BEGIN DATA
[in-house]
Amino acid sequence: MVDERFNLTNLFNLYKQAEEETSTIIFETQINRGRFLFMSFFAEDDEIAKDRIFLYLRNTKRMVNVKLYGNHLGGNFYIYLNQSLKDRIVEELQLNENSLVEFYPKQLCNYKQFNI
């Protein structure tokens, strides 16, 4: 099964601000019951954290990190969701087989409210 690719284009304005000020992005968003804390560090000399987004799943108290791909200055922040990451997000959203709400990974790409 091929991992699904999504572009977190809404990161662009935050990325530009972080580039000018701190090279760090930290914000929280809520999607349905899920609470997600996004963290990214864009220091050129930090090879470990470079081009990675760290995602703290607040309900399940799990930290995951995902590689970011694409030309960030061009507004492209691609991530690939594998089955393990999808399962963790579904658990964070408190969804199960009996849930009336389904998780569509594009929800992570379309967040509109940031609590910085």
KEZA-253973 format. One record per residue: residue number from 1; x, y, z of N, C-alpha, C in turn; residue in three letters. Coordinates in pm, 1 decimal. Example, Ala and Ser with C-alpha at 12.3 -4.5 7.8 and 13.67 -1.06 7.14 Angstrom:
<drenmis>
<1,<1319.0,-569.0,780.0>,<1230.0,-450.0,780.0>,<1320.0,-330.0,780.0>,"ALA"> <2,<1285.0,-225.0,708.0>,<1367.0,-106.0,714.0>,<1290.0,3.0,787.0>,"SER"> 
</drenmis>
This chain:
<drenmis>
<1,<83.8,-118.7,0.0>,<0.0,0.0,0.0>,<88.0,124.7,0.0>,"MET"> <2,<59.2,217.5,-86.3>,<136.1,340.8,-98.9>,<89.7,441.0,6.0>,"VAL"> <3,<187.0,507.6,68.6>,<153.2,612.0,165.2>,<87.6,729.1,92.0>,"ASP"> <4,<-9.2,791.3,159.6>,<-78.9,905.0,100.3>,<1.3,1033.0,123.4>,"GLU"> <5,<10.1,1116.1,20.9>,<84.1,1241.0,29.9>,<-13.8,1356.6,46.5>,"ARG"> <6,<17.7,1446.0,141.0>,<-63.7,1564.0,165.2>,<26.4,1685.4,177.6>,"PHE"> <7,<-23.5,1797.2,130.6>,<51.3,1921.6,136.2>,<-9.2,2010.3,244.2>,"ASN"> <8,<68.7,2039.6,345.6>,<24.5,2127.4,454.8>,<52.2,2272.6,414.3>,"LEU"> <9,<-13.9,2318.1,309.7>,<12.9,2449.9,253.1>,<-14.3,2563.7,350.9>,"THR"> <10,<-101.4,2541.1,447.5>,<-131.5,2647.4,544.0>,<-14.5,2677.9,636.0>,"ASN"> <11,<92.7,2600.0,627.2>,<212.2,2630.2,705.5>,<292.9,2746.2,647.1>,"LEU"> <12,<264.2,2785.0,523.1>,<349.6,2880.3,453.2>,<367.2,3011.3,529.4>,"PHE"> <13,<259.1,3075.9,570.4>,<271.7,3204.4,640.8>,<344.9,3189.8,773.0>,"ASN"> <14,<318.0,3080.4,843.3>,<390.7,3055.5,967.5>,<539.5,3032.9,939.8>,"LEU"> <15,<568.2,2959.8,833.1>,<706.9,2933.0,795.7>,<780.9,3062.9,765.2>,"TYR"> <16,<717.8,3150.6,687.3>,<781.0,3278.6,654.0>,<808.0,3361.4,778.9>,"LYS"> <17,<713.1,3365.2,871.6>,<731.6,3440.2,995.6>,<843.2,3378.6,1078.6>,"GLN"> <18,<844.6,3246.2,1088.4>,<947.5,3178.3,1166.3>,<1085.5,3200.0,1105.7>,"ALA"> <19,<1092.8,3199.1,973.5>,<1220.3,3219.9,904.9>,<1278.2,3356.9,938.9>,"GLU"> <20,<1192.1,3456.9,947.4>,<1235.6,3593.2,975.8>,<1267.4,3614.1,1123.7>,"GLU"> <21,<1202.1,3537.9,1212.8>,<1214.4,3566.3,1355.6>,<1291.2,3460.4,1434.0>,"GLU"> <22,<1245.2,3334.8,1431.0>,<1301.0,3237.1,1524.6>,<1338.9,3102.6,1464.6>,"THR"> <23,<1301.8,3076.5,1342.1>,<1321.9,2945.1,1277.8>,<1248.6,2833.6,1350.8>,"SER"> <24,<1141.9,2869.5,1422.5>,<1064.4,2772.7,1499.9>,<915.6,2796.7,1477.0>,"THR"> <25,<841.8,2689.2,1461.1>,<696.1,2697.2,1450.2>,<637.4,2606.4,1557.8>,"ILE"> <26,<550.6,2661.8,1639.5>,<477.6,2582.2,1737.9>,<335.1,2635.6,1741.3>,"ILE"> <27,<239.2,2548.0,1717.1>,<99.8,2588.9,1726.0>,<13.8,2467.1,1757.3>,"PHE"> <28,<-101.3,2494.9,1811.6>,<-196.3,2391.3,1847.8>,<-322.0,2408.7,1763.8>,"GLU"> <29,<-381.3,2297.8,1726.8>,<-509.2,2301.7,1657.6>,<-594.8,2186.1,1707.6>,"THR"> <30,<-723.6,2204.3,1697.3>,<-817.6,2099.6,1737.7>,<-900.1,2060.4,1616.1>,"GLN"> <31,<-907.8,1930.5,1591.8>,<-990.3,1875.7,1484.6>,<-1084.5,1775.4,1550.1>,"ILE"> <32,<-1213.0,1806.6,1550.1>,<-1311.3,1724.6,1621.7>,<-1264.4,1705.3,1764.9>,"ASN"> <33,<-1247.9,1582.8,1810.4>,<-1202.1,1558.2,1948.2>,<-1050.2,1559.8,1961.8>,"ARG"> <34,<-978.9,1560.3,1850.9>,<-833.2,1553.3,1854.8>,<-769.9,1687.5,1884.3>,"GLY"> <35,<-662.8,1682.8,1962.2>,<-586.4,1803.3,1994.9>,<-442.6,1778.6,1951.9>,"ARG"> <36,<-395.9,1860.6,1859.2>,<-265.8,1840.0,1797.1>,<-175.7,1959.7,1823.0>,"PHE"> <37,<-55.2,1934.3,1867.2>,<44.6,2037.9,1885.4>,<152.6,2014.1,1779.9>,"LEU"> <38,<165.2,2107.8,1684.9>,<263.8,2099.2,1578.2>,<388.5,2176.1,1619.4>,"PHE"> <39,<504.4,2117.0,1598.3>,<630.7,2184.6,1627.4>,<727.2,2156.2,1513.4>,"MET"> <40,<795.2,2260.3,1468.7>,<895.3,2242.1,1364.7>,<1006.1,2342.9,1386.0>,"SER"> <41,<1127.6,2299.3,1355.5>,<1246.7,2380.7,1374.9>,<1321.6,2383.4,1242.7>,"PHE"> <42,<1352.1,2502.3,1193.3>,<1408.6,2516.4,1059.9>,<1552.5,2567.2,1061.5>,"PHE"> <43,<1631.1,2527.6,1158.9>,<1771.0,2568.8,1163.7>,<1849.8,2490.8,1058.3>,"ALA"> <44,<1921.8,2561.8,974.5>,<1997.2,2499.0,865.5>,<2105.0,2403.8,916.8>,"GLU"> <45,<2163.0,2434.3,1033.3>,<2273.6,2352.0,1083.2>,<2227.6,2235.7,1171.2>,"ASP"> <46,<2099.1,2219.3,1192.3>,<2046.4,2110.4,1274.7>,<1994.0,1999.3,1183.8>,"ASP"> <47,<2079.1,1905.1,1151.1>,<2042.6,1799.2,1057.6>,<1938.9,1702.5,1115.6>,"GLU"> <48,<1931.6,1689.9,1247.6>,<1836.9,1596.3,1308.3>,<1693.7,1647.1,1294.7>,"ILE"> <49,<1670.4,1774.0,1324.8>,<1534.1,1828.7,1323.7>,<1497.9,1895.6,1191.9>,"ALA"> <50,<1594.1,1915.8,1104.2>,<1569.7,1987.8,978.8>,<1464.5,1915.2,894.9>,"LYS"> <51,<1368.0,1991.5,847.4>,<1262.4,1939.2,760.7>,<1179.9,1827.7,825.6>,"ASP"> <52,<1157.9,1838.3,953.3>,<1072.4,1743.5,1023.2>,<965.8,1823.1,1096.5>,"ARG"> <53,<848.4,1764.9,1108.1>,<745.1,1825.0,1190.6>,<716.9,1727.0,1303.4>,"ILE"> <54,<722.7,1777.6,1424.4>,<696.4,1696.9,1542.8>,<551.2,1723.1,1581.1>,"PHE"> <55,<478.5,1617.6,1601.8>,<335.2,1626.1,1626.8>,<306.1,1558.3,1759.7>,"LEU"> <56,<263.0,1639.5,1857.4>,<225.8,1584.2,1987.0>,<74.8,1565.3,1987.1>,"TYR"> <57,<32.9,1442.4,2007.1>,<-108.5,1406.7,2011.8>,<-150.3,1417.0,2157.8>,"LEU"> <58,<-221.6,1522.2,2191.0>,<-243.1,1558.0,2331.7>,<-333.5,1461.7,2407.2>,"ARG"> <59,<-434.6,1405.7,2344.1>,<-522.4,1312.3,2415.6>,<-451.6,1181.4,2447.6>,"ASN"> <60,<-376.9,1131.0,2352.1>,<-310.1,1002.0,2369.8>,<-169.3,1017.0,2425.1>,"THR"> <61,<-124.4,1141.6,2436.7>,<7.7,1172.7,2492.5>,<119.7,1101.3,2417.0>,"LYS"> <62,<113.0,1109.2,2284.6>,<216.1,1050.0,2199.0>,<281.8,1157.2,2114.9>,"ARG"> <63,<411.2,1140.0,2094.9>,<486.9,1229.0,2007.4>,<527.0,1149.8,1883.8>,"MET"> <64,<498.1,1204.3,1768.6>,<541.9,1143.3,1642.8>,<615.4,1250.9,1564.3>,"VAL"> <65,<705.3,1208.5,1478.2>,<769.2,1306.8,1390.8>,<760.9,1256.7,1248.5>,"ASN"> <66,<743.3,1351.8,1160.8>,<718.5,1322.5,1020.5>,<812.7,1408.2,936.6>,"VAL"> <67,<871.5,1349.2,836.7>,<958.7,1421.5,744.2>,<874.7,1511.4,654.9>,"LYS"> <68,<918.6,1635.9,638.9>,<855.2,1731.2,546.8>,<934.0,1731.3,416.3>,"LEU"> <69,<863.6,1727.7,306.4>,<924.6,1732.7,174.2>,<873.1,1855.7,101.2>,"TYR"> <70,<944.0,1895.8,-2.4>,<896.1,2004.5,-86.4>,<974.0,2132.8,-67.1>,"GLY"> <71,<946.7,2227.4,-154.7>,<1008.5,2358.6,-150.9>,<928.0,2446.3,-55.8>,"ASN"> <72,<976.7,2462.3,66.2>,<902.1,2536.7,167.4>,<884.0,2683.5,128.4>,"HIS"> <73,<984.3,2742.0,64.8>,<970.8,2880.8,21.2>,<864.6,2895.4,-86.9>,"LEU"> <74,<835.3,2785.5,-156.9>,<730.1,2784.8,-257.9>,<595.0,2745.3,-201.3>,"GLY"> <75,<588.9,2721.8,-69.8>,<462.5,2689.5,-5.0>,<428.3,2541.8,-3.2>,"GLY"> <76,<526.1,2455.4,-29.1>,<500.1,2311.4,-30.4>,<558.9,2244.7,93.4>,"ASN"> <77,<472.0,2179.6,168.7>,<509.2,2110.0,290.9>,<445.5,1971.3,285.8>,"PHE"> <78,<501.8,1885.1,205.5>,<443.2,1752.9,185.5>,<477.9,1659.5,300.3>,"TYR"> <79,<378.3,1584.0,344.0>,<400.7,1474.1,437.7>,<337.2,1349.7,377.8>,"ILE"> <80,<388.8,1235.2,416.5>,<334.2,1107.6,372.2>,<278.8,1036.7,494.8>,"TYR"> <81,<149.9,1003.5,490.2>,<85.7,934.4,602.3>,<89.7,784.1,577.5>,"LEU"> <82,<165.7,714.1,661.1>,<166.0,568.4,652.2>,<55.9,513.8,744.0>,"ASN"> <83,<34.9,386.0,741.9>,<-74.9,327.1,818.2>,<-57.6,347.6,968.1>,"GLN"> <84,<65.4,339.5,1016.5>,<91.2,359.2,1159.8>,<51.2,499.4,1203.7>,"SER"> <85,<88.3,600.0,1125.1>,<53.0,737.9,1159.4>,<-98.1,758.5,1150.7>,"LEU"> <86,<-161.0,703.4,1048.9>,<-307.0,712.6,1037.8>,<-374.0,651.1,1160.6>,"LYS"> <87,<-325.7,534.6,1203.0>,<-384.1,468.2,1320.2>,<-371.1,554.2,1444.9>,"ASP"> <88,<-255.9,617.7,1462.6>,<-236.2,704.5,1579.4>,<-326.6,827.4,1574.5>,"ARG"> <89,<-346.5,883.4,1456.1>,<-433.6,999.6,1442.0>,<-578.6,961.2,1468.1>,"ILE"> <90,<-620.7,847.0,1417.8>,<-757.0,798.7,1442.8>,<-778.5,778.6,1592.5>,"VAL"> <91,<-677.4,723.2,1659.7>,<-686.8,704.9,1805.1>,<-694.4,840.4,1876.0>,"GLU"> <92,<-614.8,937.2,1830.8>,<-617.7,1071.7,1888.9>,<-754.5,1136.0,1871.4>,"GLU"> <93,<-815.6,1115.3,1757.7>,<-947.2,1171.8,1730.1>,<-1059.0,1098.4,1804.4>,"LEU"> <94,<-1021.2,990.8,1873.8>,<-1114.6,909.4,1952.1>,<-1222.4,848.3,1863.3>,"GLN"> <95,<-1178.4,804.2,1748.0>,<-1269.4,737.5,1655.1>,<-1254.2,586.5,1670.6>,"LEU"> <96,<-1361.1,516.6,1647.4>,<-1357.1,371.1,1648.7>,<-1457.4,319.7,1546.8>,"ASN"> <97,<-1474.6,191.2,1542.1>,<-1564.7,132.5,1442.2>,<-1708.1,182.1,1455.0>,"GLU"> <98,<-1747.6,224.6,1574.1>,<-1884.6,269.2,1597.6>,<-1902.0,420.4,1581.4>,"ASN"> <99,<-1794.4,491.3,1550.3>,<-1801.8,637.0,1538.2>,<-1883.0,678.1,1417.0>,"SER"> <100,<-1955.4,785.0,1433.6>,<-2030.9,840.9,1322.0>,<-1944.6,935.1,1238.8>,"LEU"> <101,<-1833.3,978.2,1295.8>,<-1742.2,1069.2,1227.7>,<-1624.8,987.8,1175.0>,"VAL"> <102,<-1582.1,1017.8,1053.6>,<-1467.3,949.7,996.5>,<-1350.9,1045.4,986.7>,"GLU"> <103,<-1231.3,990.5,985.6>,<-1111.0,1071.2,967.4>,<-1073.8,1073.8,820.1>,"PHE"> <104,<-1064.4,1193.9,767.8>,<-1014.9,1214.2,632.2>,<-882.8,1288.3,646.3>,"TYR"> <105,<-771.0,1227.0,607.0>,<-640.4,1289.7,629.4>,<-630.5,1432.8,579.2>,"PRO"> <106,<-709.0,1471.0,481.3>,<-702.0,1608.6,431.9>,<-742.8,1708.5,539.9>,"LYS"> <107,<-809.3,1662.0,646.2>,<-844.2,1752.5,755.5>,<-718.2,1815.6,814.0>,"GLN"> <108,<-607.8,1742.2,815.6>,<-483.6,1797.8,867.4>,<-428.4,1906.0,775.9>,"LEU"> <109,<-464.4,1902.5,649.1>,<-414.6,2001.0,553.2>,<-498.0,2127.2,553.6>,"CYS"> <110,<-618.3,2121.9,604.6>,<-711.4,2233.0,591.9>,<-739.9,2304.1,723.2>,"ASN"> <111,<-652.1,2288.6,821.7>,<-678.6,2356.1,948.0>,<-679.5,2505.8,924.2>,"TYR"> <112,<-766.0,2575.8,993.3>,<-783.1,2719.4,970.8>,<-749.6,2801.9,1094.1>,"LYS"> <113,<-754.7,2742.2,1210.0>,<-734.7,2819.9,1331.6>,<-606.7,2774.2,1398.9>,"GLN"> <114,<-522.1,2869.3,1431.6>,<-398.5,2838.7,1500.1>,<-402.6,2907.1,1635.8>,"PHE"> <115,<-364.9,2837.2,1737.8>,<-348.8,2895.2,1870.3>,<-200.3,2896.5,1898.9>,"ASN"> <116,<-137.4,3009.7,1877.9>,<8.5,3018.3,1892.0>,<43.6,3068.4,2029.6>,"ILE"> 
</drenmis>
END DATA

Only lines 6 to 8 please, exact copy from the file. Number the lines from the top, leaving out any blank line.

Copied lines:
<1,<1319.0,-569.0,780.0>,<1230.0,-450.0,780.0>,<1320.0,-330.0,780.0>,"ALA"> <2,<1285.0,-225.0,708.0>,<1367.0,-106.0,714.0>,<1290.0,3.0,787.0>,"SER"> 
</drenmis>
This chain: